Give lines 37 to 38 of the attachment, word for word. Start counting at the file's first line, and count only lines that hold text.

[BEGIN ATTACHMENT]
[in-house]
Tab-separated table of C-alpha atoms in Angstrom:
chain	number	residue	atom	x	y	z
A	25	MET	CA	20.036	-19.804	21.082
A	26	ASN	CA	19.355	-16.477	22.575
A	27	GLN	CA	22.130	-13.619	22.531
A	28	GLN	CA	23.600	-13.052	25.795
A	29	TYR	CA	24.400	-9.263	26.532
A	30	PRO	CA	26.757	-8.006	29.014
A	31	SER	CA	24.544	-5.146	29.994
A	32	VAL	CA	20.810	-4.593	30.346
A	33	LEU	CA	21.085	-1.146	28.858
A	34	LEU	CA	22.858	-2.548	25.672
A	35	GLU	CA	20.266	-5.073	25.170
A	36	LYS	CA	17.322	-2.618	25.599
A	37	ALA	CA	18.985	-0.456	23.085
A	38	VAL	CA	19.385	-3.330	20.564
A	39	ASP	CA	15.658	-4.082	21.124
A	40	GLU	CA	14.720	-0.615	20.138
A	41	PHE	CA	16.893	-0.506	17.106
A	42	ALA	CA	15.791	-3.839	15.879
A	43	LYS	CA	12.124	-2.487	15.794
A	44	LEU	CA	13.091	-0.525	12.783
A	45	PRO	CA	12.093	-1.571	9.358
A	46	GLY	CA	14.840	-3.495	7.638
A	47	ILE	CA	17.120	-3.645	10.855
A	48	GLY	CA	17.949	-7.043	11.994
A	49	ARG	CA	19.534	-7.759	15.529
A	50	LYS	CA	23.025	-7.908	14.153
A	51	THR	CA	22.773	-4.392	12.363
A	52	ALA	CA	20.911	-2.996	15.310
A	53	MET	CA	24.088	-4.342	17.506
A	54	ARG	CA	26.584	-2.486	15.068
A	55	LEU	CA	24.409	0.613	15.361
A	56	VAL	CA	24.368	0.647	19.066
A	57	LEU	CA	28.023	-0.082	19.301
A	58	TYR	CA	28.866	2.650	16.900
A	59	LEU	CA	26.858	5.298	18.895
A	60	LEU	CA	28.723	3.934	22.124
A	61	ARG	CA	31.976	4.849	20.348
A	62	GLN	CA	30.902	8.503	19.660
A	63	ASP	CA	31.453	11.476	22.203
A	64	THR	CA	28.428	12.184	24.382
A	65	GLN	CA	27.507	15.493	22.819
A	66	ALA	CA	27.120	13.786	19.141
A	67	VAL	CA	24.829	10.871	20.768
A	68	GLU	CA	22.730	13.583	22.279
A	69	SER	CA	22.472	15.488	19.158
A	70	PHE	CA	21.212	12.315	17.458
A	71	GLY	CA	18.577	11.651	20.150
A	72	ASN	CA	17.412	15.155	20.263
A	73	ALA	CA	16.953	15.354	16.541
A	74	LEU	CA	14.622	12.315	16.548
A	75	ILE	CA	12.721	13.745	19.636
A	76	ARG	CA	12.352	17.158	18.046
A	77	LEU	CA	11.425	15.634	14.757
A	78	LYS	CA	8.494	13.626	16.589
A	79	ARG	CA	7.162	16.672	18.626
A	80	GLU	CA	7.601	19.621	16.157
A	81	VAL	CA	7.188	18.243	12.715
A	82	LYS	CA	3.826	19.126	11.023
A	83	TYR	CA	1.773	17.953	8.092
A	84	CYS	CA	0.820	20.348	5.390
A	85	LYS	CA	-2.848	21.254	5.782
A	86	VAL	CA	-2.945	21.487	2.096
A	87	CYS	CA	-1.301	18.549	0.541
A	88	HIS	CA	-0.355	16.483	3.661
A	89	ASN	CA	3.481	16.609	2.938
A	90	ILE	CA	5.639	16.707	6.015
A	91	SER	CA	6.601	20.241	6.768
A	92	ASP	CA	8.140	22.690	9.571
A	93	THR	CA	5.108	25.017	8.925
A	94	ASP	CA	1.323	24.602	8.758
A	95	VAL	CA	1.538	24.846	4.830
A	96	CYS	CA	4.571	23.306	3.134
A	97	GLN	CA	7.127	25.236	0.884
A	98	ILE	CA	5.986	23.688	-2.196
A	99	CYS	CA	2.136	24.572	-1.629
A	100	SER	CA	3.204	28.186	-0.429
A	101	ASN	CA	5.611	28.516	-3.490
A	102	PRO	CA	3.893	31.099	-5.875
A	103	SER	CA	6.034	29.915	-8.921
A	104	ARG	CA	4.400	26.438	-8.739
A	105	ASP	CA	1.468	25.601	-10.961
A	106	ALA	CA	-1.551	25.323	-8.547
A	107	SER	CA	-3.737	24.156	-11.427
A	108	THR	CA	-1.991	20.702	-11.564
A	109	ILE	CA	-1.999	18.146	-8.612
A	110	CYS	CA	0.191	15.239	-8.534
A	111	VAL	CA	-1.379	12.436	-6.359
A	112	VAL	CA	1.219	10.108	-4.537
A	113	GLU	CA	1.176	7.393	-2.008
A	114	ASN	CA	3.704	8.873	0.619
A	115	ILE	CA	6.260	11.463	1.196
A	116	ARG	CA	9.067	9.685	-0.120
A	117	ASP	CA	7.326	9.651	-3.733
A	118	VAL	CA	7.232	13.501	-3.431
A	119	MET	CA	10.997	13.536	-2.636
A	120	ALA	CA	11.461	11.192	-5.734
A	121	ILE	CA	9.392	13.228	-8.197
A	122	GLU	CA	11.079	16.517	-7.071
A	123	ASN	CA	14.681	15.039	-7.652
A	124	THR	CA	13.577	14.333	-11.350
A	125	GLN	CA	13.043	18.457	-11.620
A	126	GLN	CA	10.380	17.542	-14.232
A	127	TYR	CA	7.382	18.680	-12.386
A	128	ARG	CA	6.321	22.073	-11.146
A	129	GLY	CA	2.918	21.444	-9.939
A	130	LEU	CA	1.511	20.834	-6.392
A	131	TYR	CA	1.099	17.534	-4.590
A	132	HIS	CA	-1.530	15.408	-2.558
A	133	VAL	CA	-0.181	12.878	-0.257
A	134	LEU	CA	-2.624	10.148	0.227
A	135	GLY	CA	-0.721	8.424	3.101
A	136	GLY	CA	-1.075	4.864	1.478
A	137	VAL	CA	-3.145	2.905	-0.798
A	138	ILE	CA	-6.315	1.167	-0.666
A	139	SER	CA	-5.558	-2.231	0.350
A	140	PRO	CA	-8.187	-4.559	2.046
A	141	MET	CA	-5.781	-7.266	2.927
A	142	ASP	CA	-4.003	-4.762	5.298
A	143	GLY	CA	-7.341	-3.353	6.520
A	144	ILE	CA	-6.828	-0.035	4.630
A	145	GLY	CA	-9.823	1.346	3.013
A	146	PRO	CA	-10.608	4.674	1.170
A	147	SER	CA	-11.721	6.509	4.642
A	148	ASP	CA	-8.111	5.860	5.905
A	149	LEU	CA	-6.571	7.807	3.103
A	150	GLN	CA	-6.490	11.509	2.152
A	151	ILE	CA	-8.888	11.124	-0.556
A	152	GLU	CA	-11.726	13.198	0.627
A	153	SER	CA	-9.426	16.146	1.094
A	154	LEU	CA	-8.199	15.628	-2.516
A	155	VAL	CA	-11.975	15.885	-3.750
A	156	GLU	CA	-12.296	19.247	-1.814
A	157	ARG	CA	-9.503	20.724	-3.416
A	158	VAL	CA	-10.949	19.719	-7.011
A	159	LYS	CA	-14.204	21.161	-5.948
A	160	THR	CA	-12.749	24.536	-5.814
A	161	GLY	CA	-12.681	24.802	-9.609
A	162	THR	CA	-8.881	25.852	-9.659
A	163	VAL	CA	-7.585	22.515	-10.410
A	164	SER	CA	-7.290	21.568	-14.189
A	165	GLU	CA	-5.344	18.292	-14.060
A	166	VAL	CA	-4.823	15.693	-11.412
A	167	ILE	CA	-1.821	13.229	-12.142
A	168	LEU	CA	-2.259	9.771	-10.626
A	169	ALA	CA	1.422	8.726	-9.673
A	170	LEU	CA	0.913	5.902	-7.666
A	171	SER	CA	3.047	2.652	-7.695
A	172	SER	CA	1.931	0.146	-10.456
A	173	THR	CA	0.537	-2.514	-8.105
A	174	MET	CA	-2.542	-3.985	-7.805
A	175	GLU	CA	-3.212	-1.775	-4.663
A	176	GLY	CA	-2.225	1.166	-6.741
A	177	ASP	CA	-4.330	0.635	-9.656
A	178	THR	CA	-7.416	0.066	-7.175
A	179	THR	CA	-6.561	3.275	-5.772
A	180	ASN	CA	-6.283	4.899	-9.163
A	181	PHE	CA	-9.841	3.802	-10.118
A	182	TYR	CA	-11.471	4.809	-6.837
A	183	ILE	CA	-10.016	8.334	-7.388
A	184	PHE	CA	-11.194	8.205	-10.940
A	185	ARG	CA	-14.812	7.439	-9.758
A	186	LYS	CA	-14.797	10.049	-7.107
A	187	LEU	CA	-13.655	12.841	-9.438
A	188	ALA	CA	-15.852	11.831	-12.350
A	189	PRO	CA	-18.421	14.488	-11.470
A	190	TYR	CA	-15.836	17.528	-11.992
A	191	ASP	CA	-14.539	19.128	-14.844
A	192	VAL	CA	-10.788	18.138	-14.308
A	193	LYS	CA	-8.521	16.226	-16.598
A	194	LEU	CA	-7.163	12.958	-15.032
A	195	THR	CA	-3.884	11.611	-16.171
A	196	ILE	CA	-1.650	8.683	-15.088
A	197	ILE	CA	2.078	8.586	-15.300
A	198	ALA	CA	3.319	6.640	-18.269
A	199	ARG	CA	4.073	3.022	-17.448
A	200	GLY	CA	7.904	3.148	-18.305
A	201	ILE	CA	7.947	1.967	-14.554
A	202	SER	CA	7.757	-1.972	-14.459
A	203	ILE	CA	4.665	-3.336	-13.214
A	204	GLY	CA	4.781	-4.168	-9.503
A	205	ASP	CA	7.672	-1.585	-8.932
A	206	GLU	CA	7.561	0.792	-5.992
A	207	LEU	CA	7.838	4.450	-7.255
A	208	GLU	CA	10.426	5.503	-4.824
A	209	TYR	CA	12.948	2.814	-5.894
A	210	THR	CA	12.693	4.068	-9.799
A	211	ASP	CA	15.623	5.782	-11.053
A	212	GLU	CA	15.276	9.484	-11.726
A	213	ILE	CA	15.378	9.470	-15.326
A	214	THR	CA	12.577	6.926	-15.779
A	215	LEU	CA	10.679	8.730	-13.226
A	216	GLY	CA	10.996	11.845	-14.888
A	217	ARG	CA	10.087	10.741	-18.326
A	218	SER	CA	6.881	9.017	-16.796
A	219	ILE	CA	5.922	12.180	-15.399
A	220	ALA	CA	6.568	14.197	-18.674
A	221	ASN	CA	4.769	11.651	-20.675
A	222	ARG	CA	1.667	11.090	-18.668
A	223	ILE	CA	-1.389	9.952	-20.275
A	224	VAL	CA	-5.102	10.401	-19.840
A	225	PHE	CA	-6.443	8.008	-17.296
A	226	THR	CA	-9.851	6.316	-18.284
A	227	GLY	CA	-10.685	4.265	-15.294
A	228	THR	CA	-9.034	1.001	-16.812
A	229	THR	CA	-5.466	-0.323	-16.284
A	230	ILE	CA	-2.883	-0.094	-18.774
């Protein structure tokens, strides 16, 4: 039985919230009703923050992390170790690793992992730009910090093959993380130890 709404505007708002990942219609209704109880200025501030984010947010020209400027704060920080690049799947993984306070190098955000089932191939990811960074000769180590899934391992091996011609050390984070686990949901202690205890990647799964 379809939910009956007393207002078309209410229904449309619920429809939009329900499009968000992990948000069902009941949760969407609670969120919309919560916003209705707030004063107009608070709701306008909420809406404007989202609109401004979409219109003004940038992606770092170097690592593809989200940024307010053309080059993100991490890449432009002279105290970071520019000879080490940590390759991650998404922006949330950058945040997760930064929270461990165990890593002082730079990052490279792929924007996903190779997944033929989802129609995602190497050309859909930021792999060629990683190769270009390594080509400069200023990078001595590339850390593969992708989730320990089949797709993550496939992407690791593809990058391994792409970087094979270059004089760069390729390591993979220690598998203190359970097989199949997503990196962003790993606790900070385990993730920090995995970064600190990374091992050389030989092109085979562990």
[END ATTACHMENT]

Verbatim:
A	58	TYR	CA	28.866	2.650	16.900
A	59	LEU	CA	26.858	5.298	18.895